Who is the rebel ex-officer behind Venezuela army base raid?

A man walks past the military base of Paramacay Fort in Venezuela's third city, Valencia on Aug 6, 2016.
A man walks past the military base of Paramacay Fort in Venezuela's third city, Valencia on Aug 6, 2016.PHOTO: AFP

CARACAS (AFP) - Patriot? Traitor? Juan Carlos Caguaripano, the alleged leader of a rebel group in Venezuela that raided an army base over the weekend and made off with weapons has been called both.

For the enraged government of President Nicolas Maduro, he is little more than a former officer of the National Guard, discharged in 2014 after multiple disciplinary offences - and now a wanted "terrorist". The 38-year-old ex-captain had his own harsh words for Maduro, however, in a video he posted before the Sunday attack on the base.

Appearing alongside more than a dozen uniformed men, he declared a "legitimate rebellion" against Maduro's "murderous tyranny". He said the video was recorded in the barracks of an armored brigade in the northwestern city of Valencia where the attack occurred. The government denies that.

According to another dissident officer who knows Caguaripano and backs his fight, Captain Javier Nieto Quintero, the raid netted around 100 assault rifles from the base's arms depot.

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Speaking from hiding, Nieto told AFP that Caguaripano, who escaped with around 10 of his men, "is free, well, in communication and safe". The video wasn't the first time Caguaripano was recorded voicing his opposition to Venezuela's government.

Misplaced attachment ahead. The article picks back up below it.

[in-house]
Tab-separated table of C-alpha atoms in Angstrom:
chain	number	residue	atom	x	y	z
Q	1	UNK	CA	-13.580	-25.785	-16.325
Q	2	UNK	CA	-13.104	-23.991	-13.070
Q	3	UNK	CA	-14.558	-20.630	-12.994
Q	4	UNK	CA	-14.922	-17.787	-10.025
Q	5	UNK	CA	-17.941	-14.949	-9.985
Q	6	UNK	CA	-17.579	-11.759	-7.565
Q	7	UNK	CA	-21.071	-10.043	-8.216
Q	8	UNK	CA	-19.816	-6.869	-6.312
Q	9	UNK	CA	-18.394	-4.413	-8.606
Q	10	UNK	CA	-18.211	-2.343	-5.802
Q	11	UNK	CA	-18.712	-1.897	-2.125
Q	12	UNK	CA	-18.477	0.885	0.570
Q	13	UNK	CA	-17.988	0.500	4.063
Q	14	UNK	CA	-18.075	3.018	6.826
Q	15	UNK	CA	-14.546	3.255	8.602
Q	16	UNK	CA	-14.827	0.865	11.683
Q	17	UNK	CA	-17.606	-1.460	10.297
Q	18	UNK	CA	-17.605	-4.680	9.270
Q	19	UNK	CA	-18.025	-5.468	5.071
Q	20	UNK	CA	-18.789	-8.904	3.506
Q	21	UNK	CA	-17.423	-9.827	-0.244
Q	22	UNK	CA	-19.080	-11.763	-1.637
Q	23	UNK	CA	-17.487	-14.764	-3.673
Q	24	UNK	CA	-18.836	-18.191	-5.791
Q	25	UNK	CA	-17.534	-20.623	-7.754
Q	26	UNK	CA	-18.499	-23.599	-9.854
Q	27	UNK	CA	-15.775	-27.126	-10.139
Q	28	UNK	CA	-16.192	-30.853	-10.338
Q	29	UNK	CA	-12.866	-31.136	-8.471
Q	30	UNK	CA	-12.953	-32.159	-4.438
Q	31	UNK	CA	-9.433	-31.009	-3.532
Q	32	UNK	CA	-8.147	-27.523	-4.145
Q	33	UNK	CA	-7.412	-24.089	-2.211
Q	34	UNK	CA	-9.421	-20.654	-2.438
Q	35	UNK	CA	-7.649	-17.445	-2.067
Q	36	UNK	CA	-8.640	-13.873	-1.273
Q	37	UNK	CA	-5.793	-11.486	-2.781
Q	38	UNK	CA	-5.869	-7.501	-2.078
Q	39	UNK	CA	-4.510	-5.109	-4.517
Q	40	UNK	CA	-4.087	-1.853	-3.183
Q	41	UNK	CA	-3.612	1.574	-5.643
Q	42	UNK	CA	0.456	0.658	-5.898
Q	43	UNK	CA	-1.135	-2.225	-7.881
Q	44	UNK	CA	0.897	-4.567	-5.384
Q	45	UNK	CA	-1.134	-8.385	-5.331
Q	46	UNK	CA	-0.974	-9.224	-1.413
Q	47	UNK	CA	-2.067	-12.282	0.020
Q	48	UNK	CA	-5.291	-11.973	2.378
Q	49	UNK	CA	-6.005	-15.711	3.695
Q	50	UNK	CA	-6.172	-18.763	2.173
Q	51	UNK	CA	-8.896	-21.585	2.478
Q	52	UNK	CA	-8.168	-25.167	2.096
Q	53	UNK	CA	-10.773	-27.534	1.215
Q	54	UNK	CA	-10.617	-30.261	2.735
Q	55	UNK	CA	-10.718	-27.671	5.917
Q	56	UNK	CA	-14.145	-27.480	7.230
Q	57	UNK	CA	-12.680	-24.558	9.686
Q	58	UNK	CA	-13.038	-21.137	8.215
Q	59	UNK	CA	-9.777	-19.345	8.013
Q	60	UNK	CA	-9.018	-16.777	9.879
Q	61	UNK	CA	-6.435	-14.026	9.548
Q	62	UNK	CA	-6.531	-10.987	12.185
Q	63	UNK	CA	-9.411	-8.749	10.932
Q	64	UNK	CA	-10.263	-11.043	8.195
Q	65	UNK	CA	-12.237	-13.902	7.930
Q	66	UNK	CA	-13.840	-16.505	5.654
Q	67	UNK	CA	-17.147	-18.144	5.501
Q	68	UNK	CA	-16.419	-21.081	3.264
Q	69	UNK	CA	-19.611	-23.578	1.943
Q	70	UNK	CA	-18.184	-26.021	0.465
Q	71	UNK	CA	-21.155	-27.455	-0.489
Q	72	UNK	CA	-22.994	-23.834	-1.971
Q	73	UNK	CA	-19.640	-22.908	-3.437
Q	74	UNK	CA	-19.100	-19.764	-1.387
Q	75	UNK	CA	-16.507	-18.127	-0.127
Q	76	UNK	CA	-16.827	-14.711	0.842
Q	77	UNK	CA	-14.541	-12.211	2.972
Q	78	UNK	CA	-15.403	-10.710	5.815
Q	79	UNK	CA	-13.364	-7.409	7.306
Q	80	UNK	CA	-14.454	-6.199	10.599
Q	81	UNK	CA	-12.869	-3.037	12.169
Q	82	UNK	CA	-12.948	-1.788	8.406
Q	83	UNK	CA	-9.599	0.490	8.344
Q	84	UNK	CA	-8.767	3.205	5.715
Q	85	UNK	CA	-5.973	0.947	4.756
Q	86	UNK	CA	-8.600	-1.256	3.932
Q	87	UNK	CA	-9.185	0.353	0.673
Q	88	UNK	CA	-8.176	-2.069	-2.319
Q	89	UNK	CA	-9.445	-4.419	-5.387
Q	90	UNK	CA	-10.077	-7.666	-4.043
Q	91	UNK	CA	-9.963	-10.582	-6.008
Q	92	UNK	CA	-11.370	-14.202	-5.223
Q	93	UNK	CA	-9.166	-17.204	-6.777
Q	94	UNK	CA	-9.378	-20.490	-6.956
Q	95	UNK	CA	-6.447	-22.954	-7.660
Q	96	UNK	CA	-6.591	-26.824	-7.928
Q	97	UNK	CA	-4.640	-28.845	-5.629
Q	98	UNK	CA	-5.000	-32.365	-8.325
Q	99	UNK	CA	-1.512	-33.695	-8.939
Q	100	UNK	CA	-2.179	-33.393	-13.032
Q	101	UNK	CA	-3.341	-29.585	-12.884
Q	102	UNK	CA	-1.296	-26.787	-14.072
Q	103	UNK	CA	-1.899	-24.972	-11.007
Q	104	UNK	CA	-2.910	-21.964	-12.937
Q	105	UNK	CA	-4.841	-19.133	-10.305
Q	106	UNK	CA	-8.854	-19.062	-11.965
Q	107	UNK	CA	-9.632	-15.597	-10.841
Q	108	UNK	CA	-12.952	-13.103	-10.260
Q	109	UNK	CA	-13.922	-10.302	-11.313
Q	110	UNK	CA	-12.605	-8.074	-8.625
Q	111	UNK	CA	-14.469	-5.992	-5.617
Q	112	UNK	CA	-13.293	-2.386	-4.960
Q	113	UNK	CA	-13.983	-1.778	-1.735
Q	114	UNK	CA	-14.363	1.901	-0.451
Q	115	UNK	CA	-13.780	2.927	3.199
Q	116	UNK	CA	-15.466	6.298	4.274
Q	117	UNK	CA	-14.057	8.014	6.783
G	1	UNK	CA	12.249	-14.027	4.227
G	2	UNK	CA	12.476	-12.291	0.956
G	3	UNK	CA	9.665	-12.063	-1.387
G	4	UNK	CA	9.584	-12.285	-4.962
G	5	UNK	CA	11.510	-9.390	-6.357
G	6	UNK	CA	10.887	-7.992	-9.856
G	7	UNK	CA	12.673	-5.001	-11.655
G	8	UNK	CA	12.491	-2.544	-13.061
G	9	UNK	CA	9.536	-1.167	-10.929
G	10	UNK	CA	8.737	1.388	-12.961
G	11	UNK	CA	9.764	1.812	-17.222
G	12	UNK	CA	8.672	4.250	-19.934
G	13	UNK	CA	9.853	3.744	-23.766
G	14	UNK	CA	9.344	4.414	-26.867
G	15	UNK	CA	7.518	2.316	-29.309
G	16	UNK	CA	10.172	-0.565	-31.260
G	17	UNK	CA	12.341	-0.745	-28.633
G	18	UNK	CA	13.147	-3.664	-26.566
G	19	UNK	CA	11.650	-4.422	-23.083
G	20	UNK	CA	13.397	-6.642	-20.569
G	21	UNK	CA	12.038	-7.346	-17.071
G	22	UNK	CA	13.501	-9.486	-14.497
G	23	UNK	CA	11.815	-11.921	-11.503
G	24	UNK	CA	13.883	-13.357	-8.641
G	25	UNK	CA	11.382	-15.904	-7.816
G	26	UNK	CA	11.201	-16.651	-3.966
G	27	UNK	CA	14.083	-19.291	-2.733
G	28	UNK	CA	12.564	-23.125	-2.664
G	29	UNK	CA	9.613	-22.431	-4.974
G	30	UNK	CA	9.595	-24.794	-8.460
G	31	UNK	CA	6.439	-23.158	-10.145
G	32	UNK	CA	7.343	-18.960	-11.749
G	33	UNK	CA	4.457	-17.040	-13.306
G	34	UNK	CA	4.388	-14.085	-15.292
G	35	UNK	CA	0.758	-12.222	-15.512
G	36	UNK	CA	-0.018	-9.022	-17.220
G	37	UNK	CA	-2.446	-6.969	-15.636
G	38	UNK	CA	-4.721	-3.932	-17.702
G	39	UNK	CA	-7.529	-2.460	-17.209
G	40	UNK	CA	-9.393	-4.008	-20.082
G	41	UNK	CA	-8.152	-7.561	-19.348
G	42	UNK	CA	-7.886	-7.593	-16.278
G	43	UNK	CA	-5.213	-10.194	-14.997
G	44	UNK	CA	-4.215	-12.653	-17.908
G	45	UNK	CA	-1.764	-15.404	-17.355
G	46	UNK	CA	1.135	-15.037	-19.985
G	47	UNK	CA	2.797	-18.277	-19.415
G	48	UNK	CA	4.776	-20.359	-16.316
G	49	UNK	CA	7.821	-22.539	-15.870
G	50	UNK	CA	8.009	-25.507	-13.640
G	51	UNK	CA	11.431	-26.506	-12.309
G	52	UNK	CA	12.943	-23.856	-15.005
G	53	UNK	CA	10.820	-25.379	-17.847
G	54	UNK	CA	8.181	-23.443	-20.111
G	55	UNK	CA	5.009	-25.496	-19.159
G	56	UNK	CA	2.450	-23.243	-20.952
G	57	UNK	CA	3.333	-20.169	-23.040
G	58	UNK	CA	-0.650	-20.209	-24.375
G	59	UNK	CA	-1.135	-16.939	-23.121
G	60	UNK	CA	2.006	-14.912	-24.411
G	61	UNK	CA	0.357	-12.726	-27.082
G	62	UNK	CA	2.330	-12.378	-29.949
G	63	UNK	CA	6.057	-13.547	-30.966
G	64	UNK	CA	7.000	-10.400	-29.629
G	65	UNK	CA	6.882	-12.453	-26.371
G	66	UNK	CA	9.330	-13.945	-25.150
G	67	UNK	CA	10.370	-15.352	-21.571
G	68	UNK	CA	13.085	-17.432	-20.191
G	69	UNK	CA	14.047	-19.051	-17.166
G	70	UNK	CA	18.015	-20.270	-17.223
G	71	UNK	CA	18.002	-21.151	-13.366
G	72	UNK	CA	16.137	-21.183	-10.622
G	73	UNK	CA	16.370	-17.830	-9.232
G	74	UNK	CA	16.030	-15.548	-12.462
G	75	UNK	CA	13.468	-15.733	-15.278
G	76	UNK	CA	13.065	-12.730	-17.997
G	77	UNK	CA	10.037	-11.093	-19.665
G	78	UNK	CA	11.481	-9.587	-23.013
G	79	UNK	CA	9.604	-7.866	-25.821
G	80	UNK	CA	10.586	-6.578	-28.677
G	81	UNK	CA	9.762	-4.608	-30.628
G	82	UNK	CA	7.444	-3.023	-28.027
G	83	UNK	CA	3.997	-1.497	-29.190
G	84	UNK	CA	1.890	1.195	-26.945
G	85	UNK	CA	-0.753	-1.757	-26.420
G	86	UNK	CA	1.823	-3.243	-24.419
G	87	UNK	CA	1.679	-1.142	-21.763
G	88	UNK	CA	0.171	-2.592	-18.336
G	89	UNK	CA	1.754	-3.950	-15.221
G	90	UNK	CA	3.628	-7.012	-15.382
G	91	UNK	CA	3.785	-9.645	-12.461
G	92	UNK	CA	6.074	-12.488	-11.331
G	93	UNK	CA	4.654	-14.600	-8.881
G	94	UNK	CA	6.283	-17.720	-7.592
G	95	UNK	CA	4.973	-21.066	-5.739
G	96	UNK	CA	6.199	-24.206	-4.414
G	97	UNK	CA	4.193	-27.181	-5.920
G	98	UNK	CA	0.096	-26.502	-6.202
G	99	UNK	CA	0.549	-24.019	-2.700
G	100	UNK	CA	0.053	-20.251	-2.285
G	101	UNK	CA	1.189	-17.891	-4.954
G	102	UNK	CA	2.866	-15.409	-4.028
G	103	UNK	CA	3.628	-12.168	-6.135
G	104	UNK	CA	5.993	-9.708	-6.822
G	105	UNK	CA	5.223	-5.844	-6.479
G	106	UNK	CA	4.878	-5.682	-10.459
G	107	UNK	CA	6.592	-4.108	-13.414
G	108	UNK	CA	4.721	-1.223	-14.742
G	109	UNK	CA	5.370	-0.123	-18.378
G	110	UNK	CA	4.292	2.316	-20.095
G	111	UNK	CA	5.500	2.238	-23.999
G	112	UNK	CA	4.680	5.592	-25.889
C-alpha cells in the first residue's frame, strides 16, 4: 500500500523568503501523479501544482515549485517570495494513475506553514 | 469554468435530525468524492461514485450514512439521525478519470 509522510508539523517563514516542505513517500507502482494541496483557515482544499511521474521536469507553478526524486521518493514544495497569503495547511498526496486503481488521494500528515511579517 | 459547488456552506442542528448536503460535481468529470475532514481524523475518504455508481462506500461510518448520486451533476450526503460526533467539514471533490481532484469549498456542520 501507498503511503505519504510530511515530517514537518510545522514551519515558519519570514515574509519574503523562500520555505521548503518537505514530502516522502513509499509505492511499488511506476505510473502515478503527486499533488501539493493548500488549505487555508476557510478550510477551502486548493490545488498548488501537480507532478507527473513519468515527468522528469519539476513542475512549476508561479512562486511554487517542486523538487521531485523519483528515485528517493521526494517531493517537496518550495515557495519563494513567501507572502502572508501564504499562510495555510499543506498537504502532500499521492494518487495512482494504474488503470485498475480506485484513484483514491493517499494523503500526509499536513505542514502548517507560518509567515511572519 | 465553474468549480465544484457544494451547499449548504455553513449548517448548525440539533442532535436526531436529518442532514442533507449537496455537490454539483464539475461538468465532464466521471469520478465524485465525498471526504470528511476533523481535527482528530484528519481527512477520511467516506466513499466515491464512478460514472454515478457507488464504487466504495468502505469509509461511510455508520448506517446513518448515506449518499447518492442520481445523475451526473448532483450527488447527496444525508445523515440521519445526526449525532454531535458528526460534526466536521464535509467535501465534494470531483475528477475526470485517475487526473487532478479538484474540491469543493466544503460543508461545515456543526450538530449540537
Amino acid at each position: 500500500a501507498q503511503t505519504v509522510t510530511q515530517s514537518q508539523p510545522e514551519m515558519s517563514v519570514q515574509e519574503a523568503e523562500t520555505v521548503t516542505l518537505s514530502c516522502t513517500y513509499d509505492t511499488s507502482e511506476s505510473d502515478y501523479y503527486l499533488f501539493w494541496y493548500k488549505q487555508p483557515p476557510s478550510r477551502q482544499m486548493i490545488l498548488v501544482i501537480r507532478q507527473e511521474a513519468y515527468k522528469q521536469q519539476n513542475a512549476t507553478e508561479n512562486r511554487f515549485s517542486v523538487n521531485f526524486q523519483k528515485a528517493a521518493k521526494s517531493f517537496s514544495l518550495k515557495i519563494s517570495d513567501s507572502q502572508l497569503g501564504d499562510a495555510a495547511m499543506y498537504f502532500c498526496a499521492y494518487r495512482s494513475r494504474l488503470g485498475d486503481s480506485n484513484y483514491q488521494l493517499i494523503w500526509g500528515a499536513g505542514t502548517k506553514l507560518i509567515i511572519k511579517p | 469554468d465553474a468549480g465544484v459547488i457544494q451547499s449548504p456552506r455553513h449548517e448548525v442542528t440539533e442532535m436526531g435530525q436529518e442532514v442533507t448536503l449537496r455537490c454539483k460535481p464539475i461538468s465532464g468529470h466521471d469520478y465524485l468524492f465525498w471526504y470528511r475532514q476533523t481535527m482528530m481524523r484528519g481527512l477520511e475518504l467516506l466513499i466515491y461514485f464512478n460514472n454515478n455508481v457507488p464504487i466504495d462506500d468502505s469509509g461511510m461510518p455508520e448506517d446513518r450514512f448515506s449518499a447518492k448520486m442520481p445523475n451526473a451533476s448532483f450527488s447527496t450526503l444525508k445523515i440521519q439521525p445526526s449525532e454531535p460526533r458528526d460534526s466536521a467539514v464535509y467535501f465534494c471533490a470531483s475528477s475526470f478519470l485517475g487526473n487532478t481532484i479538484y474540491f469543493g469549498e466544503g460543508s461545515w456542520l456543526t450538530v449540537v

In 2014, the medium-build, dark-skinned man appeared in uniform to denounce the "repression" of security forces in the middle of a wave of anti-Maduro protests that left 43 dead.

 
 
 
 

Little is known about the ex-officer's private life beyond that he is the son of teachers and his father was of indigenous descent.

In his video on Sunday he asked forgiveness from his family for his use of force, but did not say whether he had children or a spouse.

Nieto told AFP that Caguaripano first showed signs of unhappiness with Venezuela's Socialist government in 1999, when late president Hugo Chavez - Maduro's mentor and predecessor - came to power.

But he described Caguaripano as "a patriot, a soldier first of all, a man true to his principles." After the ex-captain went AWOL in 2014 and put out a video criticizing Chavez, he escaped arrest by going to Panama and working for two years there, Nieto said.

Venezuela's defence minister, General Vladimir Padrino, on Monday portrayed Caguaripano in a very different light, saying he had been disciplined several times while in service for "deficiencies of honor and military ethics" as well as neglecting his troops.

Padrino called him an "enemy of the nation" and alleged he was involved in a short-lived coup against Chavez in 2002.

But in an interview with CNN Spanish in April 2014, Caguaripano said he was pushed out of the military due to politics.

"They didn't open an administrative procedure. It was for political reasons. I'm not political, and so I don't recognise this dismissal and I continue to be a captain," he asserted.